Brain tumors are a common cause of epilepsy in adults. More than one-third of the 35,000 patients per year with newly diagnosed brain tumors develop epileptic seizures. If the tumor involves the cerebral hemispheres, seizures occur in at least 50% of cases.17,18

Some predictive factors for seizure occurrence include:81,83

  • tumor location in the frontal or parietal regions
  • evidence of cerebral hemispheric dysfunction
  • incomplete tumor resection

Any brain tumor, benign or malignant, common or uncommon, can cause seizures.19–23 Those more highly associated with the development of epilepsy include:83,88

  • melanoma
  • hemorrhagic lesions
  • multiple metastases
  • slowly growing primary tumors
  • tumors near the Rolandic fissure

Patients with low-grade tumors may be more likely to develop epilepsy, possibly because their longer survival allows more time for seizures to develop.81 One retrospective study found a median interval of 8 weeks between diagnosis of a brain tumor and a first seizure.83

The tumors most often presenting with seizures in adults are:24–30

  • dysembryoplastic neuroepithelial tumors (DNETs) 90-100
  • ganglioglioma59
  • glioblastoma multiforme34
  • low-grade astrocytoma69
  • meningioma27
  • metastatic tumors41
  • oligodendroglioma70-90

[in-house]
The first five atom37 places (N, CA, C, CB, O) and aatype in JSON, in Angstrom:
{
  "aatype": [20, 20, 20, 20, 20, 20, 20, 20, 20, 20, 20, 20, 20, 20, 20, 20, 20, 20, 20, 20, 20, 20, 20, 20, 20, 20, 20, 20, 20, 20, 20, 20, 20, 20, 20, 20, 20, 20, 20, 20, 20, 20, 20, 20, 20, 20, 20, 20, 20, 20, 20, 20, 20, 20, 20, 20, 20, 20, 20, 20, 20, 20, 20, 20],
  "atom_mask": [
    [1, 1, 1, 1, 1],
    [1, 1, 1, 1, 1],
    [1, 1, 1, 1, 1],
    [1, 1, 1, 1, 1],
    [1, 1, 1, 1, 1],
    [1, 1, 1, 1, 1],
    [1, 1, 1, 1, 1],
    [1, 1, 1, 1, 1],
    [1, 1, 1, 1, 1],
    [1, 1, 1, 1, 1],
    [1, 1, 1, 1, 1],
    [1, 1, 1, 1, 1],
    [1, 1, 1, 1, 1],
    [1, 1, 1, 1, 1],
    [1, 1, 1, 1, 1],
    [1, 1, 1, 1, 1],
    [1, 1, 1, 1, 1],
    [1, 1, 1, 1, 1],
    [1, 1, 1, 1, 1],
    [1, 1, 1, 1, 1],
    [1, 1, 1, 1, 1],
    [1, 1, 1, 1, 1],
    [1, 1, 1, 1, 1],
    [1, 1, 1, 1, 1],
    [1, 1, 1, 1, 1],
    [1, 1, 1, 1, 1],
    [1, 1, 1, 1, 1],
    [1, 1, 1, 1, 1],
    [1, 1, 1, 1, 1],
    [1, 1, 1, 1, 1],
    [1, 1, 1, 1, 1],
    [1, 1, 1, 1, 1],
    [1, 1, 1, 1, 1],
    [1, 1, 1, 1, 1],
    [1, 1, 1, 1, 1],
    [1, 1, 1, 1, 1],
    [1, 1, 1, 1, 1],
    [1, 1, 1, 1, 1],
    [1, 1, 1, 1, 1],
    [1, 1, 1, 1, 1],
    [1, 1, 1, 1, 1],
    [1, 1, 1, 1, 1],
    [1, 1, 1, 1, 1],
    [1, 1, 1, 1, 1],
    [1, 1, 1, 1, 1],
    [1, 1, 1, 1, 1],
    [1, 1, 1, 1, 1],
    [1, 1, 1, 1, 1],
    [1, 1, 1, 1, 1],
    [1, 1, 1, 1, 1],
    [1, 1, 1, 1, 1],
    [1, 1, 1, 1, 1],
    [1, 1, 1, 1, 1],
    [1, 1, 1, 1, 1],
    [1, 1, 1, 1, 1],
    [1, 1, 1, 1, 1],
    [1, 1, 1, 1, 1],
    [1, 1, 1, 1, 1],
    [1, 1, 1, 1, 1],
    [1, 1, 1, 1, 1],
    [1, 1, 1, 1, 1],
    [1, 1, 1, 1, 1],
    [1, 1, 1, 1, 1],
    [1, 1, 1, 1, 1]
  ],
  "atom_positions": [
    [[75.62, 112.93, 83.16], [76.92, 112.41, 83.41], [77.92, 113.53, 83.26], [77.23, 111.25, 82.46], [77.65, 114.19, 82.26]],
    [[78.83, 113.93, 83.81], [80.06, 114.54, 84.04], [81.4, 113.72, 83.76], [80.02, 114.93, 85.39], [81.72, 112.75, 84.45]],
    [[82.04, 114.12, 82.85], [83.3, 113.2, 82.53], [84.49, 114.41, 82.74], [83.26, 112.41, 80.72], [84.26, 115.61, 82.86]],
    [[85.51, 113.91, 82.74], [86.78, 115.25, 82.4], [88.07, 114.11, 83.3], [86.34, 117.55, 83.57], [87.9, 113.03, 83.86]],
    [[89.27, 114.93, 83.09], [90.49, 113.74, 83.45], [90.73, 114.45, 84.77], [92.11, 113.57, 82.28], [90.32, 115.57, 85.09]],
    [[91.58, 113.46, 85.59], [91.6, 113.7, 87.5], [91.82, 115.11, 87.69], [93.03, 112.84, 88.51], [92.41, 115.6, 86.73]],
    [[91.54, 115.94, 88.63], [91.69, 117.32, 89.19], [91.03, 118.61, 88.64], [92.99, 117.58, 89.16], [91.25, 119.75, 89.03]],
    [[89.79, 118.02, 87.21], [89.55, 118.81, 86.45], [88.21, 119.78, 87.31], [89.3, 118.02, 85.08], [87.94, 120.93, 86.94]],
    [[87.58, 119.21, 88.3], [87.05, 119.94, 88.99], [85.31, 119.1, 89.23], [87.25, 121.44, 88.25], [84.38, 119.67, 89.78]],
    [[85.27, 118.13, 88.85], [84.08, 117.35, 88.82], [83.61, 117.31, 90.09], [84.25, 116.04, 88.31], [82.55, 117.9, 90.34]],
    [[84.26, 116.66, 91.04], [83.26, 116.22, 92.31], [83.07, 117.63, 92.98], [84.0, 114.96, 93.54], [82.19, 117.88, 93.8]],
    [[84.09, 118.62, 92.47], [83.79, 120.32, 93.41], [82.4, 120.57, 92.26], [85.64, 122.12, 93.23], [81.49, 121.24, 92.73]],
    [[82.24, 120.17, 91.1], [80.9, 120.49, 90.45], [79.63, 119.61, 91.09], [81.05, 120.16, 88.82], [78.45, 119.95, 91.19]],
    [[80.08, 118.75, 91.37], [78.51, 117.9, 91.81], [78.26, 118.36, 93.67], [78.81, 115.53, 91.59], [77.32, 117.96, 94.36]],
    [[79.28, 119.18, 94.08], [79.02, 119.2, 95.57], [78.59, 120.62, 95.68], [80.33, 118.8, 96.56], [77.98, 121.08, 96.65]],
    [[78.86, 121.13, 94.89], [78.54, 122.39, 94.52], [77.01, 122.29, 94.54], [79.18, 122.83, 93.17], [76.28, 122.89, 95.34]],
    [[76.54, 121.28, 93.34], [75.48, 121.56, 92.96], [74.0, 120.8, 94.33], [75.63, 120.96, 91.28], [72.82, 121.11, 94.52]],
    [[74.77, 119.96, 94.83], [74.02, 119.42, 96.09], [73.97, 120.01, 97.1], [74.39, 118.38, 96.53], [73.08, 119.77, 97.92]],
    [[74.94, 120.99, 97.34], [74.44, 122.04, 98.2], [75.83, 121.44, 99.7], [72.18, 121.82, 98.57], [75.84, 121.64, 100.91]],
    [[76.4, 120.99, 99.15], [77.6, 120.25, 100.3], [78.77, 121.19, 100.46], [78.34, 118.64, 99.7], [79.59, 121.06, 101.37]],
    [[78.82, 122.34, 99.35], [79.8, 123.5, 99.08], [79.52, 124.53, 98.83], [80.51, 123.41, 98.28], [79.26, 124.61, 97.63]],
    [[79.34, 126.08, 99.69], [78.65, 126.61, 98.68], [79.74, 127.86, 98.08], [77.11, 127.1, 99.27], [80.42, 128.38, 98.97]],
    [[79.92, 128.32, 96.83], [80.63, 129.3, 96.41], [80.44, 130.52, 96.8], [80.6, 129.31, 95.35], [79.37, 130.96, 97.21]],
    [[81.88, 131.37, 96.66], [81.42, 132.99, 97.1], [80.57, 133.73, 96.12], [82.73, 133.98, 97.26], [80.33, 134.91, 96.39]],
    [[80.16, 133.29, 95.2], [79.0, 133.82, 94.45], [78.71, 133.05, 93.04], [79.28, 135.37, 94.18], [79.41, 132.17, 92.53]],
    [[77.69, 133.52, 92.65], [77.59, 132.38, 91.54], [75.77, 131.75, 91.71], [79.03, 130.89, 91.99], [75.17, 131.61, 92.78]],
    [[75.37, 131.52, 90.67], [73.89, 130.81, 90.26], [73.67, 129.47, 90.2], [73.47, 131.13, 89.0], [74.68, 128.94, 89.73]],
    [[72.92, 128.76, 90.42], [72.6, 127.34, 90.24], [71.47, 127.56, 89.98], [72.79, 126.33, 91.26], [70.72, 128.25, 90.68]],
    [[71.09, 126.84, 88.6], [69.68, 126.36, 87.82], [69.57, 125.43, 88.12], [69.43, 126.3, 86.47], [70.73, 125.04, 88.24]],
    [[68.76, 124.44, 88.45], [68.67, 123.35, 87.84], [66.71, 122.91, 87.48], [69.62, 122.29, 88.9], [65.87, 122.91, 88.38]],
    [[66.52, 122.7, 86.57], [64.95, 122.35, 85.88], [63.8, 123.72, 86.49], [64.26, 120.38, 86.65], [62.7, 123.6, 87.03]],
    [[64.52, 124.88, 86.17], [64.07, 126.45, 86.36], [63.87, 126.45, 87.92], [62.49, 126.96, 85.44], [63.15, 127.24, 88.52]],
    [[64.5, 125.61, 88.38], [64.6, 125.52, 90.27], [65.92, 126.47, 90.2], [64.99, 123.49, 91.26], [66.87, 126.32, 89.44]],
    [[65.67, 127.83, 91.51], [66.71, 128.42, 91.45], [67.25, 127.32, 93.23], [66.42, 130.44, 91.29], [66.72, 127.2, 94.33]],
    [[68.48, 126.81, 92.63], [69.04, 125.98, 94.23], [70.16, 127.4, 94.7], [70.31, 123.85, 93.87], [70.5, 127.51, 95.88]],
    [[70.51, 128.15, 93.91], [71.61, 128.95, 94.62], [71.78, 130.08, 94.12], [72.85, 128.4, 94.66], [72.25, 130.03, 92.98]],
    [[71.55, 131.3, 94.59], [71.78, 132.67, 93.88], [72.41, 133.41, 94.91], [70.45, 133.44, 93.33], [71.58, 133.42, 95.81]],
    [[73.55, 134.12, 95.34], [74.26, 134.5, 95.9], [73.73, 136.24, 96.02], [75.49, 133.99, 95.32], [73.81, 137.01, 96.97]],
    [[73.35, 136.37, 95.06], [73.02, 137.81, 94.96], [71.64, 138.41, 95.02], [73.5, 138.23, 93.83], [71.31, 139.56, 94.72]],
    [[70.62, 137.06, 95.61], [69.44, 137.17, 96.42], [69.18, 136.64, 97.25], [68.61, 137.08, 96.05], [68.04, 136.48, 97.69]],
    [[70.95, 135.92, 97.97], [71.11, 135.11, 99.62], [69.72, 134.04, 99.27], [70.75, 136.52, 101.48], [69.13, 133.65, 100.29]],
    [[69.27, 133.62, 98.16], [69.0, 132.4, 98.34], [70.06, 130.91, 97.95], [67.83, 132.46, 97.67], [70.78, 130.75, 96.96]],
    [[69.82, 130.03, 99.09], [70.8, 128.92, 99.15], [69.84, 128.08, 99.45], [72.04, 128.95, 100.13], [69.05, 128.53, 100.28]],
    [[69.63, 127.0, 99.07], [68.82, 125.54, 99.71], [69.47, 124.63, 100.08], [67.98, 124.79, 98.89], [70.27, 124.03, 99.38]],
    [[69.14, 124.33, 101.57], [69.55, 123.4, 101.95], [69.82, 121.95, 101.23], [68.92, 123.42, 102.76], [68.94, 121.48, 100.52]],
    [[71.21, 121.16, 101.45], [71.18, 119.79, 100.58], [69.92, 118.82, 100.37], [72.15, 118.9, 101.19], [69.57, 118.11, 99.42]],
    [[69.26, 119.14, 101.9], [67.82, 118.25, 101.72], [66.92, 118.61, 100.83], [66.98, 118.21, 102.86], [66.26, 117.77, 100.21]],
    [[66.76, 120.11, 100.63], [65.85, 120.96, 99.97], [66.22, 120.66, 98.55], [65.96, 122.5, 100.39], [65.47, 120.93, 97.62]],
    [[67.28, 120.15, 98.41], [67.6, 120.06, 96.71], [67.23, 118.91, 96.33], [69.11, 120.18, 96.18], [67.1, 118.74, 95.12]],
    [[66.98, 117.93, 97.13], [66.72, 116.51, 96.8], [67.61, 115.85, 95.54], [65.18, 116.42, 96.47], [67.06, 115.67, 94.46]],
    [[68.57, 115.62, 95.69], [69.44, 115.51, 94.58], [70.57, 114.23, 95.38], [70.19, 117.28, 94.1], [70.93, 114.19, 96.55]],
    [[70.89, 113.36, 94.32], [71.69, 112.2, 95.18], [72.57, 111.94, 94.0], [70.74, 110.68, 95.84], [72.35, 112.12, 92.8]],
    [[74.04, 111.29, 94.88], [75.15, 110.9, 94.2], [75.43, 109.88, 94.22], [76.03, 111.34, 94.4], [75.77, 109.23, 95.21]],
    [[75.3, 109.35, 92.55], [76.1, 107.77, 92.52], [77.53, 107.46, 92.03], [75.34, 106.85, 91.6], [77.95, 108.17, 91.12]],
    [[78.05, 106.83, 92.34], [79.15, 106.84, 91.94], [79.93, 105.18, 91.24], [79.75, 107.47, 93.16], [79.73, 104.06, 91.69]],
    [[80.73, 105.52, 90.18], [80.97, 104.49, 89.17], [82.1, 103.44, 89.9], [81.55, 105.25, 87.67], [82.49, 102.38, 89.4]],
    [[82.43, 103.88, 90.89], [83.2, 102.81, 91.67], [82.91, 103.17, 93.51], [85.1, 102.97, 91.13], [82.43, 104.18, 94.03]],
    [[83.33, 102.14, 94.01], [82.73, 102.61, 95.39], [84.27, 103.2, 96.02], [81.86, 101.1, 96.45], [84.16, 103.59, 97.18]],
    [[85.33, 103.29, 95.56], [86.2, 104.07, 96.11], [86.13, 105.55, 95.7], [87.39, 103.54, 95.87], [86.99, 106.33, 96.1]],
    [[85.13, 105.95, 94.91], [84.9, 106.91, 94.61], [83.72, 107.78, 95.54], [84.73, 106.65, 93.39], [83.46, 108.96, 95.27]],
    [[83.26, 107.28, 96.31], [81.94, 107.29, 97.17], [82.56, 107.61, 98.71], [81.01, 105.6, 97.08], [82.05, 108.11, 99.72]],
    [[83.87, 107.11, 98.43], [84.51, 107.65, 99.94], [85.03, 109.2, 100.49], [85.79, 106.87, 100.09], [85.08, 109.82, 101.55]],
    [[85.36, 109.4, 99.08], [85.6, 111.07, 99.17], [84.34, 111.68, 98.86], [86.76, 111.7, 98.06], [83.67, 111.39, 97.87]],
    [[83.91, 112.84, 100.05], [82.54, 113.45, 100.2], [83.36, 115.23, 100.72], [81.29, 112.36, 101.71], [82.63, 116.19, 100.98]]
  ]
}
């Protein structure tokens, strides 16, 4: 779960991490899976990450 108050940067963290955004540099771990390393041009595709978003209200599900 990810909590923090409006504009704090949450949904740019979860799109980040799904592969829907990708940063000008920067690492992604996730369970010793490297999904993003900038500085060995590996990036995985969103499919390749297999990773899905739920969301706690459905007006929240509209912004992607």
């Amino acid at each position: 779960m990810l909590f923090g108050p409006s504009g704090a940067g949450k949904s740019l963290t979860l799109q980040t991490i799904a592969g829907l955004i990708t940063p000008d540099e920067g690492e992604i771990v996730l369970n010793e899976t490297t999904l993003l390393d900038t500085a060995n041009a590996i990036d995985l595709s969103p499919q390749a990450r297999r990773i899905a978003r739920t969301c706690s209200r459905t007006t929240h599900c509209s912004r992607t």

Epilepsy in children is associated with brain tumors less often than in adults. Tumors still must be ruled out, however, even if the child has no neurologic deficits.32–34 If a tumor is diagnosed, up to 46% of these patients may have intractable seizures.32,35,36 Most tumors occur in the temporal or frontal lobes. As in adults, epileptogenic brain tumors in children may be benign or malignant. The most common tumors associated with epilepsy in children are:30,36–38

  • gangliogliomas
  • low-grade astrocytomas
  • DNETs
  • oligodendrogliomas

Adapted from: Mangano FT, McBride AE, and Schneider SJ. Brain tumors and epilepsy. In: Ettinger AB and Devinsky O, eds. Managing epilepsy and co-existing disorders. Boston: Butterworth-Heinemann; 2002;175–194.
With permission from Elsevier (www.elsevier.com). 

Authored by: FT Mangano | AE McBride | SJ Schneider | Steven C. Schachter, MD on 3/2004
Reviewed by: Steven C. Schachter, MD on 3/2004
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